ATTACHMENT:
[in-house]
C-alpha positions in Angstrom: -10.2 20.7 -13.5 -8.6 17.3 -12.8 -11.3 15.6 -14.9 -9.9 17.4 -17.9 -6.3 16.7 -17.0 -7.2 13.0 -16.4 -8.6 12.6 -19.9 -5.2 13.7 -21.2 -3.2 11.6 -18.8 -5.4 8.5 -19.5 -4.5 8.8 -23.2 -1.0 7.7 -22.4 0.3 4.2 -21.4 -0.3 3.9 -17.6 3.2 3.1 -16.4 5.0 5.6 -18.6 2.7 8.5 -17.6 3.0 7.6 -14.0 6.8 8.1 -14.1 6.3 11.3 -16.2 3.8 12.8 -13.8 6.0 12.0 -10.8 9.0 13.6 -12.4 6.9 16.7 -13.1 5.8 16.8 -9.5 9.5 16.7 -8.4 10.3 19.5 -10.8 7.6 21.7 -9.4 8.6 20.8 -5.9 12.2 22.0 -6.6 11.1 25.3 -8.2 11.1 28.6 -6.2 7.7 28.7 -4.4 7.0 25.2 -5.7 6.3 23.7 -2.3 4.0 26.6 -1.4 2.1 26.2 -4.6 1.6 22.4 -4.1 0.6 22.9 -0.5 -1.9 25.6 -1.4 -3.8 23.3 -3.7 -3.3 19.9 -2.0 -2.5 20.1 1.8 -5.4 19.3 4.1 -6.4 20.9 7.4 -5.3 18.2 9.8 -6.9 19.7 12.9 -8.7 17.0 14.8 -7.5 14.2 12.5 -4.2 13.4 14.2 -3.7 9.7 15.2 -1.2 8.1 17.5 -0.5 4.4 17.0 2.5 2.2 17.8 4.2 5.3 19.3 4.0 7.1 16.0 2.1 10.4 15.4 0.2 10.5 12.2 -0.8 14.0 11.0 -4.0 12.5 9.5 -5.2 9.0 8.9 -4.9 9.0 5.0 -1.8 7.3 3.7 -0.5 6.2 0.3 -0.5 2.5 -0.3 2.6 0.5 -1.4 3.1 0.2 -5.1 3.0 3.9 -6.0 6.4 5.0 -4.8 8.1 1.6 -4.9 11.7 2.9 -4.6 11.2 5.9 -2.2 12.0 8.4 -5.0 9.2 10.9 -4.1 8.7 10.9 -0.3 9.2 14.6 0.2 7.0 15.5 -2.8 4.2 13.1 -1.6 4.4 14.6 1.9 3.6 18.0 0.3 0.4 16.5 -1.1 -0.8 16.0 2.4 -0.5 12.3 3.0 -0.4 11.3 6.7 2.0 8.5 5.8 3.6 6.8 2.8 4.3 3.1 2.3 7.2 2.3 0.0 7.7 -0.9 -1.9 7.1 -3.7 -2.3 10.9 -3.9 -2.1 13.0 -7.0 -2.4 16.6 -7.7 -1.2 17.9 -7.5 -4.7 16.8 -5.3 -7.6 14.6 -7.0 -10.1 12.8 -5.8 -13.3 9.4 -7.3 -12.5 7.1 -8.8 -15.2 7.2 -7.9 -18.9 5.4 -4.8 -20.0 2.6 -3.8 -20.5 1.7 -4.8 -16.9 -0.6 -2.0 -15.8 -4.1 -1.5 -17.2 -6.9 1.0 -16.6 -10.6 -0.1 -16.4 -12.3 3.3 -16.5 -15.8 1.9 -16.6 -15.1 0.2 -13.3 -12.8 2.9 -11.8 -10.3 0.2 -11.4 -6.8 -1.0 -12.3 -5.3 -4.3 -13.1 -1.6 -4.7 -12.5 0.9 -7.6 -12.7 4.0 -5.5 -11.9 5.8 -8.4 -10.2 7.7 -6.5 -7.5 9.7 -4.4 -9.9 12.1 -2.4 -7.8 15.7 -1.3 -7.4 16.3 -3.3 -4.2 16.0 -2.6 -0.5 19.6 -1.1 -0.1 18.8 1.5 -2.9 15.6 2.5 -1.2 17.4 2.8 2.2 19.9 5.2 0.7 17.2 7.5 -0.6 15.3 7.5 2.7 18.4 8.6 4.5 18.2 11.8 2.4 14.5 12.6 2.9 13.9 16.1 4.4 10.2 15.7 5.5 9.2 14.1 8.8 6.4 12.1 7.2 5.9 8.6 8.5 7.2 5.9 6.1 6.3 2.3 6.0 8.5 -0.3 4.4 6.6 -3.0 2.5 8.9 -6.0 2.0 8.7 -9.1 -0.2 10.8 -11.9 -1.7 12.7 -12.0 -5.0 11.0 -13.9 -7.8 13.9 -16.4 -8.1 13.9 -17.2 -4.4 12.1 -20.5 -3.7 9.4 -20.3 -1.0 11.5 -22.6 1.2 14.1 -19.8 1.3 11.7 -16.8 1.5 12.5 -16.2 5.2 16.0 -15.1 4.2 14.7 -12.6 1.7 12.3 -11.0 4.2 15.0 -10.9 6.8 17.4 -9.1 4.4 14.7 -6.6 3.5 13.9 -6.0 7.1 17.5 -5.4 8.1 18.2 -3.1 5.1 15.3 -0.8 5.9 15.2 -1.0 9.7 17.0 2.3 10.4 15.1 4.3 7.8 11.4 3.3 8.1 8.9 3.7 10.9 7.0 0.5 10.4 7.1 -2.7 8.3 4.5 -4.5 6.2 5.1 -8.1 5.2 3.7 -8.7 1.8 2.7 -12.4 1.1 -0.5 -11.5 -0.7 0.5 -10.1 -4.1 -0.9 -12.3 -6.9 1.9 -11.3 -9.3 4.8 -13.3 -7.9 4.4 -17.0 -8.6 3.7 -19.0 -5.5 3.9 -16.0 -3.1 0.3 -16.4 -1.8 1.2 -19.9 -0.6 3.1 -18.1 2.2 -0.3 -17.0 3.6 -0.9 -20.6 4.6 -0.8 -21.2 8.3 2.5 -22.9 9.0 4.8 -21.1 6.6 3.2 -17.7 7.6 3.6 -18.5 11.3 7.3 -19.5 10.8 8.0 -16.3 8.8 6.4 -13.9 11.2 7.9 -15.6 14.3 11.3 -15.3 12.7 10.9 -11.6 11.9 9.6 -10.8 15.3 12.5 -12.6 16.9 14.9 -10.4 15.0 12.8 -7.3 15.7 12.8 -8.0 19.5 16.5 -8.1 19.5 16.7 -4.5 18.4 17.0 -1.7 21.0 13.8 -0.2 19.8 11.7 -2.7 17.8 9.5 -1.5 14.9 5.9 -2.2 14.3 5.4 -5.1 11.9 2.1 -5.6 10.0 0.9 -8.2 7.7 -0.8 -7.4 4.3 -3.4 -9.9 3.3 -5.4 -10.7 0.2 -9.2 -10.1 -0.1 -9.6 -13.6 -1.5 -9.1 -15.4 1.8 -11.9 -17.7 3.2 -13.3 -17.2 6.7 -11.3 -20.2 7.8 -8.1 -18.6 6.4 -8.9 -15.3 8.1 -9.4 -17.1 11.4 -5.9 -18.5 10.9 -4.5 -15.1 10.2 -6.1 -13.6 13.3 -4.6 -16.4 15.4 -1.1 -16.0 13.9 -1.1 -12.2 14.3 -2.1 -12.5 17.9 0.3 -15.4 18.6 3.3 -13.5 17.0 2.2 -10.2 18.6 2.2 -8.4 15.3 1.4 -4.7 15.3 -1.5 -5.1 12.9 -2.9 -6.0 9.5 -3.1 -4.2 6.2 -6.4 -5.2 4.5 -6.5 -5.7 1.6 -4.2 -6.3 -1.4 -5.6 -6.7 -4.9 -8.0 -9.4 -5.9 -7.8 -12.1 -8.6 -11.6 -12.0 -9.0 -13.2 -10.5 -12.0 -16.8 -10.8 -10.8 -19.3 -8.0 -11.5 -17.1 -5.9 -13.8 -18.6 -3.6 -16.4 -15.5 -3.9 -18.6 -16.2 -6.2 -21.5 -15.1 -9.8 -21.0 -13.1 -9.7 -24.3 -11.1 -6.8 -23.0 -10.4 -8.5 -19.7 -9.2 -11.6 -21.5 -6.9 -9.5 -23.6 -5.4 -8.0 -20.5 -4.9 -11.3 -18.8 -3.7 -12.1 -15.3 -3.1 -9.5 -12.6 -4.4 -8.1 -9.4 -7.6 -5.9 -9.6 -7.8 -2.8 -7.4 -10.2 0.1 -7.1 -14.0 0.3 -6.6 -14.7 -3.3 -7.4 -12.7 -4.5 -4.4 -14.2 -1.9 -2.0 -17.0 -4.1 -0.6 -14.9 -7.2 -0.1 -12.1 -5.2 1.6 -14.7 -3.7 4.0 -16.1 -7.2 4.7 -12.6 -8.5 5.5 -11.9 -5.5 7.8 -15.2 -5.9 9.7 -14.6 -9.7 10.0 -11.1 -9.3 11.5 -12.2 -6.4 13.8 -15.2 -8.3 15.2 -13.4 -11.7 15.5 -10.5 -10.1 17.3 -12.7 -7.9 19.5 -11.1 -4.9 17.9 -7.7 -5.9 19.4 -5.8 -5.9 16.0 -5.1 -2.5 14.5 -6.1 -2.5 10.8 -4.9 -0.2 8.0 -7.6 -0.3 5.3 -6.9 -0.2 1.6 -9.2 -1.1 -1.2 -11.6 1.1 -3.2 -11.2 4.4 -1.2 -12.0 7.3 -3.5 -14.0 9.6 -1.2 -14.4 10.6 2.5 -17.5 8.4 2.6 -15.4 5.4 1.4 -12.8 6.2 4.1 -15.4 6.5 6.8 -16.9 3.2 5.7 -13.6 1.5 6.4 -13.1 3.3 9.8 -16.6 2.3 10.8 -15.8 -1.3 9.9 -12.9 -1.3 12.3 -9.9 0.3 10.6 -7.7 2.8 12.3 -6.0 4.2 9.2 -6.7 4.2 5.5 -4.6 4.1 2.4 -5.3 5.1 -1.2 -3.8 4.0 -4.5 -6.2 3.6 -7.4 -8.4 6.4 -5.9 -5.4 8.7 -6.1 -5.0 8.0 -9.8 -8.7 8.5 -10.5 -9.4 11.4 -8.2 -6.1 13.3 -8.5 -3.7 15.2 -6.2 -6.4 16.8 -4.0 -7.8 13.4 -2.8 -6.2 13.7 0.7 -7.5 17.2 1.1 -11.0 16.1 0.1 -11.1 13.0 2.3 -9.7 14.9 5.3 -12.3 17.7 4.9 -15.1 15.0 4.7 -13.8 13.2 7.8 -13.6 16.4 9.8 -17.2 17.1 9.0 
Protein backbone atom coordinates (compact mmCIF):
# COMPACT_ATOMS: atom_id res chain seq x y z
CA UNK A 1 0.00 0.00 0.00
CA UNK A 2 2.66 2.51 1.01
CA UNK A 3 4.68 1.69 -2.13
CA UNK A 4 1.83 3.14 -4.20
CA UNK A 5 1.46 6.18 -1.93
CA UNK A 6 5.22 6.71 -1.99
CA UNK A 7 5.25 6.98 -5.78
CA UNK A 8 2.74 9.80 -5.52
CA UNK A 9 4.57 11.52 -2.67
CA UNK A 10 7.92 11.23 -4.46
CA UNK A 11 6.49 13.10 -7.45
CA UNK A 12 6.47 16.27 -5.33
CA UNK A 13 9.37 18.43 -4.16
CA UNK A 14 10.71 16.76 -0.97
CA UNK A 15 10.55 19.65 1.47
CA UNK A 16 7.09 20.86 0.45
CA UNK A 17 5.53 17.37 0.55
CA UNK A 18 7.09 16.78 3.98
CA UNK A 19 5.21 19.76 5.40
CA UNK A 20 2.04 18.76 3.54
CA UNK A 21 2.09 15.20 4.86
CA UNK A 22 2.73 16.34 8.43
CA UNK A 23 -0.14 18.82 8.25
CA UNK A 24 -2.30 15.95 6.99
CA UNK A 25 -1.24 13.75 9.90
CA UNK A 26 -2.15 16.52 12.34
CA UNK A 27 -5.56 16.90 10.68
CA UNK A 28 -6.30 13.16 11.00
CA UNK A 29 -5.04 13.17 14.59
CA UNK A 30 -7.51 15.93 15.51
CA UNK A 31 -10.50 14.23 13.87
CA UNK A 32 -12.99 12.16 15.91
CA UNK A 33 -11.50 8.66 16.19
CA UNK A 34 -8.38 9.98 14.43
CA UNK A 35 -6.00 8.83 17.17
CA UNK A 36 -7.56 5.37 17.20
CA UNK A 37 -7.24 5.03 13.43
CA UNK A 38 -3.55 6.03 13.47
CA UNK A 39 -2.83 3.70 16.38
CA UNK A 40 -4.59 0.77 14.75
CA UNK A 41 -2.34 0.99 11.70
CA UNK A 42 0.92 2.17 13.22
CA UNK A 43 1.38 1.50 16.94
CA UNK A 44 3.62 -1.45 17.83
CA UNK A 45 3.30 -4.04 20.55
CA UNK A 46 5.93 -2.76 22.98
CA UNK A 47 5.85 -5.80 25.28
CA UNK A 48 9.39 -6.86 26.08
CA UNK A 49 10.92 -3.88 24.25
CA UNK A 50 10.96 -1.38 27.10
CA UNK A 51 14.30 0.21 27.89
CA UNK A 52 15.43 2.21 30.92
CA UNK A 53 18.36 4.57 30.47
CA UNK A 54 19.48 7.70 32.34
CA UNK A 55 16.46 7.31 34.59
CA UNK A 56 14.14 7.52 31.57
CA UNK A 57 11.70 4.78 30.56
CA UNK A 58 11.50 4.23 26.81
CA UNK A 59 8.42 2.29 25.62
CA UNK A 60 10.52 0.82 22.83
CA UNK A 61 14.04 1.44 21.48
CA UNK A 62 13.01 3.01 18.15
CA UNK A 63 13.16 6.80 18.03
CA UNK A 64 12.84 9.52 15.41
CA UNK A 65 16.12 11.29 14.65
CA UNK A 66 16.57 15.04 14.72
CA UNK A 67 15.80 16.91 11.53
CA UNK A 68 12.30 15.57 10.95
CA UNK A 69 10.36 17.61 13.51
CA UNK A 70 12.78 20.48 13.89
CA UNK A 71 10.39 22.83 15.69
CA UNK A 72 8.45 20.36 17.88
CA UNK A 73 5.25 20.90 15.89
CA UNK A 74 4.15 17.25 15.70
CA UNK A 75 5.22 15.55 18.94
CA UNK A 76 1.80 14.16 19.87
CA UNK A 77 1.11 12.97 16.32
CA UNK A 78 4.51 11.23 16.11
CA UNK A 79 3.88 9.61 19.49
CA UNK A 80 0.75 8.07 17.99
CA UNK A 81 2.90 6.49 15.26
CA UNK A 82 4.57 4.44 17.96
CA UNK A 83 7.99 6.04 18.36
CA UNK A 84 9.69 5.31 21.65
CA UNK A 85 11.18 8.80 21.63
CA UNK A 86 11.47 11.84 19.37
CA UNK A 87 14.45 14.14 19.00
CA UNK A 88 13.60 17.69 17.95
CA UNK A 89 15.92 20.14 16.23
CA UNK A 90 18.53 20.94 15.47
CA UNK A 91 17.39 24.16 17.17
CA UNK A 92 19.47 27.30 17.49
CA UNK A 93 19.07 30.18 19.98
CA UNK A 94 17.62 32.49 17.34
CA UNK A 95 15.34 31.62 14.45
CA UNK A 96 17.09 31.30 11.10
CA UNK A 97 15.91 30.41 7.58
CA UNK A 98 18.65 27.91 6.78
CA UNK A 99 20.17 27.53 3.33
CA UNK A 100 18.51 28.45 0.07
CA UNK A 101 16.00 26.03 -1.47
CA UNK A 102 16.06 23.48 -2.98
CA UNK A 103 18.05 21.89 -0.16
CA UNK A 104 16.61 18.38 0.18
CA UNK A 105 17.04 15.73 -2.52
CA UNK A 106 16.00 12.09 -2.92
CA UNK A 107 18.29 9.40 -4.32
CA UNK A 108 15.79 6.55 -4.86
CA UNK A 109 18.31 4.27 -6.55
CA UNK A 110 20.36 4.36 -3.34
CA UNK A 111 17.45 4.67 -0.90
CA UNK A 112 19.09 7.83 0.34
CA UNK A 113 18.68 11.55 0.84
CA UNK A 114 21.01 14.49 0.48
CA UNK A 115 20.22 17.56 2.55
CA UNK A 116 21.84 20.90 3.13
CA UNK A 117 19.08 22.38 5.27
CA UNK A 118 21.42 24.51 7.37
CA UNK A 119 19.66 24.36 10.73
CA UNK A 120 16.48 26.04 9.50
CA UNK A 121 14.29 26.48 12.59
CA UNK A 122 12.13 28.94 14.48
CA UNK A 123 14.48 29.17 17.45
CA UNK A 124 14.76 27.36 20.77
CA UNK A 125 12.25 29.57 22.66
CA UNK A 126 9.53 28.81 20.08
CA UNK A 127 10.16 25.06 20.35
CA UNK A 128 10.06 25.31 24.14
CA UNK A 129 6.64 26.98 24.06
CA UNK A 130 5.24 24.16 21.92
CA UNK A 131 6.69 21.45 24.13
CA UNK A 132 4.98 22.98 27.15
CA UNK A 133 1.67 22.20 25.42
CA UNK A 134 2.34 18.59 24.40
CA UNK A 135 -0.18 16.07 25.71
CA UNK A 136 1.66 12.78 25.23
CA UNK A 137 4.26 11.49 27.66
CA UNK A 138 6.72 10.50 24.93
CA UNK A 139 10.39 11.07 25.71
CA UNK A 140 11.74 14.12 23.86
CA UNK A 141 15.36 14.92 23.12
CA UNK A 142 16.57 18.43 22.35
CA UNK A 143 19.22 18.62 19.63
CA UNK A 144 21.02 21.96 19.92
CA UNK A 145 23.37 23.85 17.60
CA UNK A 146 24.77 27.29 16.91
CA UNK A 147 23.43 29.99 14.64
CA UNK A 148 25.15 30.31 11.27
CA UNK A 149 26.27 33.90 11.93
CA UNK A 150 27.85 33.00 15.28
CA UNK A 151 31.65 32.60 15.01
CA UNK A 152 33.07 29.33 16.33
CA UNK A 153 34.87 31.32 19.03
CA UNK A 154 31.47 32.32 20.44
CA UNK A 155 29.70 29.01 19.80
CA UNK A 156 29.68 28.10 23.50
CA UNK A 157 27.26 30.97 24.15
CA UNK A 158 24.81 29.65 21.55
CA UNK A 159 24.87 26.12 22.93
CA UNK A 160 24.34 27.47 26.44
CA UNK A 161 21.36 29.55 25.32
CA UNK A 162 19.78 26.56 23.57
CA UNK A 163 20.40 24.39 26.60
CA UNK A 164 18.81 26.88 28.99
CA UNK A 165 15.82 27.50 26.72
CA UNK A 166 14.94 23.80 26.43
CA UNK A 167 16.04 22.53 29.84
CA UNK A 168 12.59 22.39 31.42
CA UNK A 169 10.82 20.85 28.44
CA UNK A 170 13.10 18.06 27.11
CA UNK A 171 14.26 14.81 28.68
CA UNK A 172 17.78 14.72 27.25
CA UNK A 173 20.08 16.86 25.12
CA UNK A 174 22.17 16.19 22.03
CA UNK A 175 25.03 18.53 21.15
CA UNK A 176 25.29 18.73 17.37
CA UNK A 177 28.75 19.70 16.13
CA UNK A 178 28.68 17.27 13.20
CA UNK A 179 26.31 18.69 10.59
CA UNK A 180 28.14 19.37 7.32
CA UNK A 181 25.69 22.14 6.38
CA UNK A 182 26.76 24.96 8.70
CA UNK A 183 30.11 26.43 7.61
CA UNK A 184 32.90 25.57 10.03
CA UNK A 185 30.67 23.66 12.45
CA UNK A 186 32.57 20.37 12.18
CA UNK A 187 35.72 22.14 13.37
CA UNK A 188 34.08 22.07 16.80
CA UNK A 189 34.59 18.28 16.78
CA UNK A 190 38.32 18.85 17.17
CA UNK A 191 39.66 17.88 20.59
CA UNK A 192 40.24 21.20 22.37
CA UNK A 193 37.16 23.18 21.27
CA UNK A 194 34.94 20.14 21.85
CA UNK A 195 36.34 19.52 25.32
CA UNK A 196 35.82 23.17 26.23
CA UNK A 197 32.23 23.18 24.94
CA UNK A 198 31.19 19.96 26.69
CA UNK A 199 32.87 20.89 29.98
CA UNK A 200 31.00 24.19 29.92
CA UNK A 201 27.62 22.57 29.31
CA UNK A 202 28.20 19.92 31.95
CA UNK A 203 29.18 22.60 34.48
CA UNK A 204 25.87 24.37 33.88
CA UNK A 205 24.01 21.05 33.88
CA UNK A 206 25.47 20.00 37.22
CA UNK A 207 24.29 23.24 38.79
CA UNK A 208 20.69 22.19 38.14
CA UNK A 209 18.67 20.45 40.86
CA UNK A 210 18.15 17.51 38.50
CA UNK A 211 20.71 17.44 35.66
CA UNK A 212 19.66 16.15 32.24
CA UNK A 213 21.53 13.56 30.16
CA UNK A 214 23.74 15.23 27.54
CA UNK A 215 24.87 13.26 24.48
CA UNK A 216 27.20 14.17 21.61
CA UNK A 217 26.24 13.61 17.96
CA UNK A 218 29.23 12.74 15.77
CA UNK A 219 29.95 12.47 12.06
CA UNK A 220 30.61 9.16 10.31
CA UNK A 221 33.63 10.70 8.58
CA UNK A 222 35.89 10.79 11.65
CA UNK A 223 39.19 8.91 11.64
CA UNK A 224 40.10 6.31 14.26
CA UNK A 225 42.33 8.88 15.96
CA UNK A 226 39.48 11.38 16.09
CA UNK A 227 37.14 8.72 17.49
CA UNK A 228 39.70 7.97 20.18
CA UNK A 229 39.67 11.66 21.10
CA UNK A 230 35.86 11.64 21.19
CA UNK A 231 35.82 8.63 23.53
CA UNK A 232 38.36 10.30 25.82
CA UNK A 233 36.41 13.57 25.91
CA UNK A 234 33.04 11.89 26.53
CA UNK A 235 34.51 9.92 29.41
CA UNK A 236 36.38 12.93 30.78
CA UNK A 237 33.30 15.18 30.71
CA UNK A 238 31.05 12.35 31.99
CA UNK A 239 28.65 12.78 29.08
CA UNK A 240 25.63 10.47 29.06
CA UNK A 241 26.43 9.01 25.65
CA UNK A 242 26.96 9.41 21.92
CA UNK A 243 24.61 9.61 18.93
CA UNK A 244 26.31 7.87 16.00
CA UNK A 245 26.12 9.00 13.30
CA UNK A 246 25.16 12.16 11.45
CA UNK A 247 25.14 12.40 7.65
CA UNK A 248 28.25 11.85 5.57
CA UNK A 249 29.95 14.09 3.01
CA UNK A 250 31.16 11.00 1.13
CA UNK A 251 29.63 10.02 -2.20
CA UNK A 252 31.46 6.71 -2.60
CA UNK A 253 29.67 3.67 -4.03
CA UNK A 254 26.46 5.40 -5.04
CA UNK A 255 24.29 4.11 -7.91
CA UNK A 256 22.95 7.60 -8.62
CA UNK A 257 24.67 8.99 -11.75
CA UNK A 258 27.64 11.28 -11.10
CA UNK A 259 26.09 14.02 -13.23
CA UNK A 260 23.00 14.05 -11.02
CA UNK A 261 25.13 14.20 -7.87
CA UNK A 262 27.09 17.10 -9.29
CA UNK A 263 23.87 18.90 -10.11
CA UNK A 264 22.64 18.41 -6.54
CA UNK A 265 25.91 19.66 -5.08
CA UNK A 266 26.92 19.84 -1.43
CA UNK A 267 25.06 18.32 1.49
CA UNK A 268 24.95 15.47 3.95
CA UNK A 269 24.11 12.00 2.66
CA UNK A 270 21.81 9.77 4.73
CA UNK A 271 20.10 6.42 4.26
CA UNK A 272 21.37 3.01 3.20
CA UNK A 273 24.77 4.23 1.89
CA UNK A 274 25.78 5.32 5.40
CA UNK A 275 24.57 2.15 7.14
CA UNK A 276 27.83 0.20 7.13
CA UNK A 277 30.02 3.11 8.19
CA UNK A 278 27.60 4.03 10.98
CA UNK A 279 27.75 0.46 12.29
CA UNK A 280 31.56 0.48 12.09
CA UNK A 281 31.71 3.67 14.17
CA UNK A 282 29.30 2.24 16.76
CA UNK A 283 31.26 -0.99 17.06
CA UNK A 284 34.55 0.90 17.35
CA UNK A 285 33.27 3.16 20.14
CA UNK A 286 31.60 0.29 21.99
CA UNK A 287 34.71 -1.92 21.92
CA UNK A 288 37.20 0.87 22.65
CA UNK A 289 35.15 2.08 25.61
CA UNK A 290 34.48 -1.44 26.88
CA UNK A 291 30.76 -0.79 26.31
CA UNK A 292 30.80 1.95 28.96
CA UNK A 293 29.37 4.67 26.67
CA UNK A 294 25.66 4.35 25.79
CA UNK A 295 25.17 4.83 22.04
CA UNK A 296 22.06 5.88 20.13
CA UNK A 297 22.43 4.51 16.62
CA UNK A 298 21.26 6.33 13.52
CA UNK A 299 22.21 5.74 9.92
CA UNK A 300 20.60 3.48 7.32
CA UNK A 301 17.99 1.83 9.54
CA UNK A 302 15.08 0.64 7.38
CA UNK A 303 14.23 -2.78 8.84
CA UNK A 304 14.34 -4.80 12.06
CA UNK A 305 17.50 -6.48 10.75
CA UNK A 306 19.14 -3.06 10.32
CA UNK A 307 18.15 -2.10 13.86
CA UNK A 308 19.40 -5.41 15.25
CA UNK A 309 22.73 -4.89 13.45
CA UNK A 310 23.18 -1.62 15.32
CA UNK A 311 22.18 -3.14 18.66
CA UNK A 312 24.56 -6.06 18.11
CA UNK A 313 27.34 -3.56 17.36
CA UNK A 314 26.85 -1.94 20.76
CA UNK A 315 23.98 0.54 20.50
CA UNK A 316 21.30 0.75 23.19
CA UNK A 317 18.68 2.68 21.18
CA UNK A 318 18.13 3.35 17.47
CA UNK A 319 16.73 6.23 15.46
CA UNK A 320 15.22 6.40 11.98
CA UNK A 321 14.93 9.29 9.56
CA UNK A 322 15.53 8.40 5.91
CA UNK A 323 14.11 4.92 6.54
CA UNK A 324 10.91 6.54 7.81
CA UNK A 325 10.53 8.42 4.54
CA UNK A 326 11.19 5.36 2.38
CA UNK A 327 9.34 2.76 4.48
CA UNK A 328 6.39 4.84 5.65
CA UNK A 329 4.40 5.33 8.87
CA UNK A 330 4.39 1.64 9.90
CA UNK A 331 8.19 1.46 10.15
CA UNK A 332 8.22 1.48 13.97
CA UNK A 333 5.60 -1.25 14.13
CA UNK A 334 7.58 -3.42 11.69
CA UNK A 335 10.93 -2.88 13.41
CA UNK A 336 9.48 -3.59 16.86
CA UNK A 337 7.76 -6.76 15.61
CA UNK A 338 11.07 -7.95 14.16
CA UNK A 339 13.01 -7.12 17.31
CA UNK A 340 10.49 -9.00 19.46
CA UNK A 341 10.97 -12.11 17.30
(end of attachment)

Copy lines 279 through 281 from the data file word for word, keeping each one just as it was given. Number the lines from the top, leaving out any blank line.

CA UNK A 275 24.57 2.15 7.14
CA UNK A 276 27.83 0.20 7.13
CA UNK A 277 30.02 3.11 8.19